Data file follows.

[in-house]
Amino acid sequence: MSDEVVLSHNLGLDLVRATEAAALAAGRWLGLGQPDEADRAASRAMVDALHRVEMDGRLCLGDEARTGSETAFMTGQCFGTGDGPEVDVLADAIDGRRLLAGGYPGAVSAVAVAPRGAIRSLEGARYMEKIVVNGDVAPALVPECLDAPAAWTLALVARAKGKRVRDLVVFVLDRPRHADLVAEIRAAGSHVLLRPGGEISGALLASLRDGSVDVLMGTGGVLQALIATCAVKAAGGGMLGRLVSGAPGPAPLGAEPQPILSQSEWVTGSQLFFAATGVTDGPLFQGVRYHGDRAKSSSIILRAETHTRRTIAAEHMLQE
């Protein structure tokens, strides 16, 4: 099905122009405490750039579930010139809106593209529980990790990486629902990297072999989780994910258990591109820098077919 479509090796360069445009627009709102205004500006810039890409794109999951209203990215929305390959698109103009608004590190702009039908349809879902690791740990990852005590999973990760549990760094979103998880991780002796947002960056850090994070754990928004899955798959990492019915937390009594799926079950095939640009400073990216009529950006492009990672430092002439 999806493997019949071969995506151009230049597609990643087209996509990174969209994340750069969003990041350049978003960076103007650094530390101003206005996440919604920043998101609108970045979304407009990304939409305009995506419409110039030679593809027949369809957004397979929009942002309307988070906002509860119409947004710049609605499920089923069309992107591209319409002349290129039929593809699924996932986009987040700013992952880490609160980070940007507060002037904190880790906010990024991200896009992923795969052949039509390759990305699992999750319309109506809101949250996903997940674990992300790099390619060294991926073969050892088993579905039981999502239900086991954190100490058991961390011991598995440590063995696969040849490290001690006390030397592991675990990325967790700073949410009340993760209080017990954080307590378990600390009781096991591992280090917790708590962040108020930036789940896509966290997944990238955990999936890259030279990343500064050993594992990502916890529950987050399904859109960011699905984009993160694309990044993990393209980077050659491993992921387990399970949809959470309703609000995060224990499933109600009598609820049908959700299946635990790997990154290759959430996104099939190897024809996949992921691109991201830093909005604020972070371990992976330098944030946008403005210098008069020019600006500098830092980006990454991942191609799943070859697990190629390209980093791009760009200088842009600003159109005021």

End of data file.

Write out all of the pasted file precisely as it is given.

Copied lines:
[in-house]
Amino acid sequence: MSDEVVLSHNLGLDLVRATEAAALAAGRWLGLGQPDEADRAASRAMVDALHRVEMDGRLCLGDEARTGSETAFMTGQCFGTGDGPEVDVLADAIDGRRLLAGGYPGAVSAVAVAPRGAIRSLEGARYMEKIVVNGDVAPALVPECLDAPAAWTLALVARAKGKRVRDLVVFVLDRPRHADLVAEIRAAGSHVLLRPGGEISGALLASLRDGSVDVLMGTGGVLQALIATCAVKAAGGGMLGRLVSGAPGPAPLGAEPQPILSQSEWVTGSQLFFAATGVTDGPLFQGVRYHGDRAKSSSIILRAETHTRRTIAAEHMLQE
């Protein structure tokens, strides 16, 4: 099905122009405490750039579930010139809106593209529980990790990486629902990297072999989780994910258990591109820098077919 479509090796360069445009627009709102205004500006810039890409794109999951209203990215929305390959698109103009608004590190702009039908349809879902690791740990990852005590999973990760549990760094979103998880991780002796947002960056850090994070754990928004899955798959990492019915937390009594799926079950095939640009400073990216009529950006492009990672430092002439 999806493997019949071969995506151009230049597609990643087209996509990174969209994340750069969003990041350049978003960076103007650094530390101003206005996440919604920043998101609108970045979304407009990304939409305009995506419409110039030679593809027949369809957004397979929009942002309307988070906002509860119409947004710049609605499920089923069309992107591209319409002349290129039929593809699924996932986009987040700013992952880490609160980070940007507060002037904190880790906010990024991200896009992923795969052949039509390759990305699992999750319309109506809101949250996903997940674990992300790099390619060294991926073969050892088993579905039981999502239900086991954190100490058991961390011991598995440590063995696969040849490290001690006390030397592991675990990325967790700073949410009340993760209080017990954080307590378990600390009781096991591992280090917790708590962040108020930036789940896509966290997944990238955990999936890259030279990343500064050993594992990502916890529950987050399904859109960011699905984009993160694309990044993990393209980077050659491993992921387990399970949809959470309703609000995060224990499933109600009598609820049908959700299946635990790997990154290759959430996104099939190897024809996949992921691109991201830093909005604020972070371990992976330098944030946008403005210098008069020019600006500098830092980006990454991942191609799943070859697990190629390209980093791009760009200088842009600003159109005021």